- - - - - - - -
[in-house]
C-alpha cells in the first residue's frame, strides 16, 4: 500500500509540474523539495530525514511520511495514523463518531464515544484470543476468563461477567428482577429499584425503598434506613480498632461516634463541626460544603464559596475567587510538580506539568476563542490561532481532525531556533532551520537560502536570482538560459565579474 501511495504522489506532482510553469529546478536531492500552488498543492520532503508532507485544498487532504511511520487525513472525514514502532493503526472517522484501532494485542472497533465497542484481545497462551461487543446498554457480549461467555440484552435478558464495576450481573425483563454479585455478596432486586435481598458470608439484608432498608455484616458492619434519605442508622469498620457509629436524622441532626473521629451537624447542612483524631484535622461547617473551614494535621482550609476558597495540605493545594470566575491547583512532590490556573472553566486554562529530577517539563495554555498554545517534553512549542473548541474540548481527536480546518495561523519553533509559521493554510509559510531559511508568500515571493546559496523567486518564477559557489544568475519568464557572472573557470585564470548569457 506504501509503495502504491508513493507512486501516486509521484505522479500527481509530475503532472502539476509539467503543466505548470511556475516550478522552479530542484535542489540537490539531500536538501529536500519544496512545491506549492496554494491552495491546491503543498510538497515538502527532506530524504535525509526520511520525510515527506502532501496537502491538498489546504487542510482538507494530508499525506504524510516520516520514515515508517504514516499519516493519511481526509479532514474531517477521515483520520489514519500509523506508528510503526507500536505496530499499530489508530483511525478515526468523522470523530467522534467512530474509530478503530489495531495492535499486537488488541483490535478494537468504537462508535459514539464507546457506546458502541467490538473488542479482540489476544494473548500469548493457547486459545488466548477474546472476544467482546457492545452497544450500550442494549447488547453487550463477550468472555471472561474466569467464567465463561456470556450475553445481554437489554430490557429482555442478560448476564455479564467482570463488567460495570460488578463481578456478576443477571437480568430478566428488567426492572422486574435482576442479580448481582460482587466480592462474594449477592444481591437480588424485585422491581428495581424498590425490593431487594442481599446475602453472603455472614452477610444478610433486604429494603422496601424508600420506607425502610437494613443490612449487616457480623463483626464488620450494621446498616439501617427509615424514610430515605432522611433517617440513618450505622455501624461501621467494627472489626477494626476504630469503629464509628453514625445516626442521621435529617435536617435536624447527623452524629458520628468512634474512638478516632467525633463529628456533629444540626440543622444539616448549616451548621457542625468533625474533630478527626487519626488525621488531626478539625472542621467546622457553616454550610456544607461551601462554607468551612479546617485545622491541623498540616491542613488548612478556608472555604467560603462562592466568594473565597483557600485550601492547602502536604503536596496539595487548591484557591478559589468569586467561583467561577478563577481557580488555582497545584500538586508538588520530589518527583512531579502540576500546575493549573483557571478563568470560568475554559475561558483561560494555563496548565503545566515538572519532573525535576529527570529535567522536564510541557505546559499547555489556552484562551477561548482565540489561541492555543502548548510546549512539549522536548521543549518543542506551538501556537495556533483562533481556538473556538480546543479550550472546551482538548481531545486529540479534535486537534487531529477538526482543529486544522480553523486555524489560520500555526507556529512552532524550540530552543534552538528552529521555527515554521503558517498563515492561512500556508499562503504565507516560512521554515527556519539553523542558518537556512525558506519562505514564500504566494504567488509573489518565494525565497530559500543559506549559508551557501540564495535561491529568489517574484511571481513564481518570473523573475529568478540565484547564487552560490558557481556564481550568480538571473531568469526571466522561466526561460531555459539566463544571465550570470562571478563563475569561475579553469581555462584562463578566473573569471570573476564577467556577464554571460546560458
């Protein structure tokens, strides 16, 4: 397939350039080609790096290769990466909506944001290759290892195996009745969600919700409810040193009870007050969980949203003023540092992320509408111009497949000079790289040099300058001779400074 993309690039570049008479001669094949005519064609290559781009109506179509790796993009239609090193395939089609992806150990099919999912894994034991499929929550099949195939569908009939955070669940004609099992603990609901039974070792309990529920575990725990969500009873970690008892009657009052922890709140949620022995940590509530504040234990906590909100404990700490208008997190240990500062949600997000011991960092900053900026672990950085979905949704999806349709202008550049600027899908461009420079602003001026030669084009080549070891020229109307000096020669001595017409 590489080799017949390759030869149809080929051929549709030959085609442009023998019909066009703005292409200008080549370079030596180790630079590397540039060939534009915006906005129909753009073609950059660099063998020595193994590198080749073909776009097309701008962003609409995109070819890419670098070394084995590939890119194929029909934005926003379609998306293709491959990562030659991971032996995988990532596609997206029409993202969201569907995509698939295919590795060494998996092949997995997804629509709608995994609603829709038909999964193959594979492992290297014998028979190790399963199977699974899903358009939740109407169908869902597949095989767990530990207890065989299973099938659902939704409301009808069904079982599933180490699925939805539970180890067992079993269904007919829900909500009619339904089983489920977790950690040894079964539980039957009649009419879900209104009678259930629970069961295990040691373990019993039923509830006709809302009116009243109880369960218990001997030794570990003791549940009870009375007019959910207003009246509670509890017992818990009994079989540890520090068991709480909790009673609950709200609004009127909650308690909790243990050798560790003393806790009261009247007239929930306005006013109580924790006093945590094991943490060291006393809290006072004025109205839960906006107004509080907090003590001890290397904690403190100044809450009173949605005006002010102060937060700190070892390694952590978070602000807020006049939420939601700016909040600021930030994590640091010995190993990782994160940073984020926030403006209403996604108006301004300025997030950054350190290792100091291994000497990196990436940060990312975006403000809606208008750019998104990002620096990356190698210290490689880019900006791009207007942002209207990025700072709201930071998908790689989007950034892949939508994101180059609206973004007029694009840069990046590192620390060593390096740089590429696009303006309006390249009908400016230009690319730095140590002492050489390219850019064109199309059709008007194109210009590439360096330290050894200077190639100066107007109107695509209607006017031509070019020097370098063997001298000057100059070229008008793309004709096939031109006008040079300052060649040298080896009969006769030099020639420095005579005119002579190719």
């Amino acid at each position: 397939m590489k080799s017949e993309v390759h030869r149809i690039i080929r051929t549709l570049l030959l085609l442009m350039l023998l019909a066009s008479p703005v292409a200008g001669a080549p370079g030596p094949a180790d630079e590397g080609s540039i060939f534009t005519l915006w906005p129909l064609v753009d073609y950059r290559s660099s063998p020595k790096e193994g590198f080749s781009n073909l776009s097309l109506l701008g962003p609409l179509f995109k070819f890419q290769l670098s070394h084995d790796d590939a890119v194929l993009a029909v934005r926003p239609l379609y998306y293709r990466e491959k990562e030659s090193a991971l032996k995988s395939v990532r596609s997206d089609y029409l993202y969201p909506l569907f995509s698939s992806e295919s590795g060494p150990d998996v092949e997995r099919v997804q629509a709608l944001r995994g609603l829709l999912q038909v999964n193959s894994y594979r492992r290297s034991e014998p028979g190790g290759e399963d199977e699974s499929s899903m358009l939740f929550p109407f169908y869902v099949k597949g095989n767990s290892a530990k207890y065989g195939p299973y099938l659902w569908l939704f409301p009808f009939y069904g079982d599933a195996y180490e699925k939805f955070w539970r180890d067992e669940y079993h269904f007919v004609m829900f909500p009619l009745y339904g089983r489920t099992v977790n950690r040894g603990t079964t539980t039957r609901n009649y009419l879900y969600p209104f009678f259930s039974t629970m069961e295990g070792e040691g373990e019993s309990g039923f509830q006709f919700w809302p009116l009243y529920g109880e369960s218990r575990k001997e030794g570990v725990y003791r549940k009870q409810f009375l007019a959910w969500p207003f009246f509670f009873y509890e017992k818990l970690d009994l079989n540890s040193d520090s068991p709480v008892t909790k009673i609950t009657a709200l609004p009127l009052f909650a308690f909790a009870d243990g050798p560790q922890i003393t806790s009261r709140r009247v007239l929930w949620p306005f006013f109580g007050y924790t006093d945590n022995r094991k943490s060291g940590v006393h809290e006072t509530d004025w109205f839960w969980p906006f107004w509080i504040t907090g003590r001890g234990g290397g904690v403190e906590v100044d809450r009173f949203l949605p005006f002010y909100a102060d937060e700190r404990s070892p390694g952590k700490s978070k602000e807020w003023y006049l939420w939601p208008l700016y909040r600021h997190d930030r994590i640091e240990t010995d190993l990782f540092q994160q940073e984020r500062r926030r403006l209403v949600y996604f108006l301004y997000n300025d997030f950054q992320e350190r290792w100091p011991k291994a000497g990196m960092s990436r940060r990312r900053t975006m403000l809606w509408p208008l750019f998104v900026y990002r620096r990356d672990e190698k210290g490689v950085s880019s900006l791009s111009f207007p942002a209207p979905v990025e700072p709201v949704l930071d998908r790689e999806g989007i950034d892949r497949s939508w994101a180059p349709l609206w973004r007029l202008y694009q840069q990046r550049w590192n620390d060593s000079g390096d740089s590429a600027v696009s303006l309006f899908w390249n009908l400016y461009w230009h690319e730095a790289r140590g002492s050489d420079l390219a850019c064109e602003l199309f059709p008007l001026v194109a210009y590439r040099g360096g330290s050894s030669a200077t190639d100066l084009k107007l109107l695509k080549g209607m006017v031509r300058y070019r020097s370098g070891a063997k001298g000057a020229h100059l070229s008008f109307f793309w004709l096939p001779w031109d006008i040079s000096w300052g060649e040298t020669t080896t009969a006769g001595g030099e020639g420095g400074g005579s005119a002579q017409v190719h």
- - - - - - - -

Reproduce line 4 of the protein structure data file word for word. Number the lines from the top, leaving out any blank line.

């Amino acid at each position: 397939m590489k080799s017949e993309v390759h030869r149809i690039i080929r051929t549709l570049l030959l085609l442009m350039l023998l019909a066009s008479p703005v292409a200008g001669a080549p370079g030596p094949a180790d630079e590397g080609s540039i060939f534009t005519l915006w906005p129909l064609v753009d073609y950059r290559s660099s063998p020595k790096e193994g590198f080749s781009n073909l776009s097309l109506l701008g962003p609409l179509f995109k070819f890419q290769l670098s070394h084995d790796d590939a890119v194929l993009a029909v934005r926003p239609l379609y998306y293709r990466e491959k990562e030659s090193a991971l032996k995988s395939v990532r596609s997206d089609y029409l993202y969201p909506l569907f995509s698939s992806e295919s590795g060494p150990d998996v092949e997995r099919v997804q629509a709608l944001r995994g609603l829709l999912q038909v999964n193959s894994y594979r492992r290297s034991e014998p028979g190790g290759e399963d199977e699974s499929s899903m358009l939740f929550p109407f169908y869902v099949k597949g095989n767990s290892a530990k207890y065989g195939p299973y099938l659902w569908l939704f409301p009808f009939y069904g079982d599933a195996y180490e699925k939805f955070w539970r180890d067992e669940y079993h269904f007919v004609m829900f909500p009619l009745y339904g089983r489920t099992v977790n950690r040894g603990t079964t539980t039957r609901n009649y009419l879900y969600p209104f009678f259930s039974t629970m069961e295990g070792e040691g373990e019993s309990g039923f509830q006709f919700w809302p009116l009243y529920g109880e369960s218990r575990k001997e030794g570990v725990y003791r549940k009870q409810f009375l007019a959910w969500p207003f009246f509670f009873y509890e017992k818990l970690d009994l079989n540890s040193d520090s068991p709480v008892t909790k009673i609950t009657a709200l609004p009127l009052f909650a308690f909790a009870d243990g050798p560790q922890i003393t806790s009261r709140r009247v007239l929930w949620p306005f006013f109580g007050y924790t006093d945590n022995r094991k943490s060291g940590v006393h809290e006072t509530d004025w109205f839960w969980p906006f107004w509080i504040t907090g003590r001890g234990g290397g904690v403190e906590v100044d809450r009173f949203l949605p005006f002010y909100a102060d937060e700190r404990s070892p390694g952590k700490s978070k602000e807020w003023y006049l939420w939601p208008l700016y909040r600021h997190d930030r994590i640091e240990t010995d190993l990782f540092q994160q940073e984020r500062r926030r403006l209403v949600y996604f108006l301004y997000n300025d997030f950054q992320e350190r290792w100091p011991k291994a000497g990196m960092s990436r940060r990312r900053t975006m403000l809606w509408p208008l750019f998104v900026y990002r620096r990356d672990e190698k210290g490689v950085s880019s900006l791009s111009f207007p942002a209207p979905v990025e700072p709201v949704l930071d998908r790689e999806g989007i950034d892949r497949s939508w994101a180059p349709l609206w973004r007029l202008y694009q840069q990046r550049w590192n620390d060593s000079g390096d740089s590429a600027v696009s303006l309006f899908w390249n009908l400016y461009w230009h690319e730095a790289r140590g002492s050489d420079l390219a850019c064109e602003l199309f059709p008007l001026v194109a210009y590439r040099g360096g330290s050894s030669a200077t190639d100066l084009k107007l109107l695509k080549g209607m006017v031509r300058y070019r020097s370098g070891a063997k001298g000057a020229h100059l070229s008008f109307f793309w004709l096939p001779w031109d006008i040079s000096w300052g060649e040298t020669t080896t009969a006769g001595g030099e020639g420095g400074g005579s005119a002579q017409v190719h």